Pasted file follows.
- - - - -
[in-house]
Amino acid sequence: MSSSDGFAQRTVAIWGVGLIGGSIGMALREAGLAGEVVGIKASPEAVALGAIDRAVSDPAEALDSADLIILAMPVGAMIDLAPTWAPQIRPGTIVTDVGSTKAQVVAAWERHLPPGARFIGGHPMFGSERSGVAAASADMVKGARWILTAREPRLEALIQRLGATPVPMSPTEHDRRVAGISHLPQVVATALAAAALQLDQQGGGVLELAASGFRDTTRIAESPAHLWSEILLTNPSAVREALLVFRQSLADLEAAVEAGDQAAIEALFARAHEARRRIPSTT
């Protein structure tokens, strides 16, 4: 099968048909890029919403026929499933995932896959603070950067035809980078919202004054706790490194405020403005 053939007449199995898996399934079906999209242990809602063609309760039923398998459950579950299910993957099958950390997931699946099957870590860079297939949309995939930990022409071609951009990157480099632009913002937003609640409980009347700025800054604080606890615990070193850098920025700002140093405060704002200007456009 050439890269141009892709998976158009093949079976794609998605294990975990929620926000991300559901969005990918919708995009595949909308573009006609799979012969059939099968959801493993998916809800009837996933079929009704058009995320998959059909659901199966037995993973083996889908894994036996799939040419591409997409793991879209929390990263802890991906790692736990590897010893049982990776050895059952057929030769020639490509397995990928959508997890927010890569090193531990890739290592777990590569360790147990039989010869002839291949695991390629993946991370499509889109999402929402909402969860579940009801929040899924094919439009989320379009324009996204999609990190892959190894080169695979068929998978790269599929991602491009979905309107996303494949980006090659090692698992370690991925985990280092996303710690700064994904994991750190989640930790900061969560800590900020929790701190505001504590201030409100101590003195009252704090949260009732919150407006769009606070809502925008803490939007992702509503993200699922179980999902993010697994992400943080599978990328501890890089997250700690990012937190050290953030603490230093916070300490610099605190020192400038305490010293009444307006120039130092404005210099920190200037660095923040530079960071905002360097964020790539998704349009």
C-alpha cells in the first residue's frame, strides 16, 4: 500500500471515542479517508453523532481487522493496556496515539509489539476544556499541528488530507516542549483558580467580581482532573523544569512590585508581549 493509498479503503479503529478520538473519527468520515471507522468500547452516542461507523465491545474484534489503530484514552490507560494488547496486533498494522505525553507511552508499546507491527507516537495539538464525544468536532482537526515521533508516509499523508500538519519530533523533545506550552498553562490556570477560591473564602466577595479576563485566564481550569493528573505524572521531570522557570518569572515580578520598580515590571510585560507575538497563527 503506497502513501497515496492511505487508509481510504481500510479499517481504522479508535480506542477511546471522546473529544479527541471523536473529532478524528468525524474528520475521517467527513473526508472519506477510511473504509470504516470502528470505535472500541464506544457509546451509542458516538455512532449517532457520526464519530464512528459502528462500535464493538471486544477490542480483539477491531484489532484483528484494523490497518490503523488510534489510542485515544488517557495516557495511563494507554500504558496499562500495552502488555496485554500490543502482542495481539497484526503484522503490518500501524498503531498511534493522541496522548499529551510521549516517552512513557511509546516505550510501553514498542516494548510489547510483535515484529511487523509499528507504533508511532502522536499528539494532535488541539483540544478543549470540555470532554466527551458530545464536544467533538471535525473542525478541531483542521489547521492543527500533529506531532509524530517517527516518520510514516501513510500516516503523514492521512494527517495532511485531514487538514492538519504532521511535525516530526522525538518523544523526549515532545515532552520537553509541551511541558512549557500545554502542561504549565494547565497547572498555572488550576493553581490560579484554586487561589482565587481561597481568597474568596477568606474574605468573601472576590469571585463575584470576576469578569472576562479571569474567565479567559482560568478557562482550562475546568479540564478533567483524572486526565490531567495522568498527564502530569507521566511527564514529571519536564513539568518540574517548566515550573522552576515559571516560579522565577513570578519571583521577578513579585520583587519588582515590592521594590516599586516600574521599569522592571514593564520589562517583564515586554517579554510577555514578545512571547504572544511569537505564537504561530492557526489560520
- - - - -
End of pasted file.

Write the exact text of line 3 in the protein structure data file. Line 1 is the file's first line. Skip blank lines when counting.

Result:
């Protein structure tokens, strides 16, 4: 099968048909890029919403026929499933995932896959603070950067035809980078919202004054706790490194405020403005 053939007449199995898996399934079906999209242990809602063609309760039923398998459950579950299910993957099958950390997931699946099957870590860079297939949309995939930990022409071609951009990157480099632009913002937003609640409980009347700025800054604080606890615990070193850098920025700002140093405060704002200007456009 050439890269141009892709998976158009093949079976794609998605294990975990929620926000991300559901969005990918919708995009595949909308573009006609799979012969059939099968959801493993998916809800009837996933079929009704058009995320998959059909659901199966037995993973083996889908894994036996799939040419591409997409793991879209929390990263802890991906790692736990590897010893049982990776050895059952057929030769020639490509397995990928959508997890927010890569090193531990890739290592777990590569360790147990039989010869002839291949695991390629993946991370499509889109999402929402909402969860579940009801929040899924094919439009989320379009324009996204999609990190892959190894080169695979068929998978790269599929991602491009979905309107996303494949980006090659090692698992370690991925985990280092996303710690700064994904994991750190989640930790900061969560800590900020929790701190505001504590201030409100101590003195009252704090949260009732919150407006769009606070809502925008803490939007992702509503993200699922179980999902993010697994992400943080599978990328501890890089997250700690990012937190050290953030603490230093916070300490610099605190020192400038305490010293009444307006120039130092404005210099920190200037660095923040530079960071905002360097964020790539998704349009």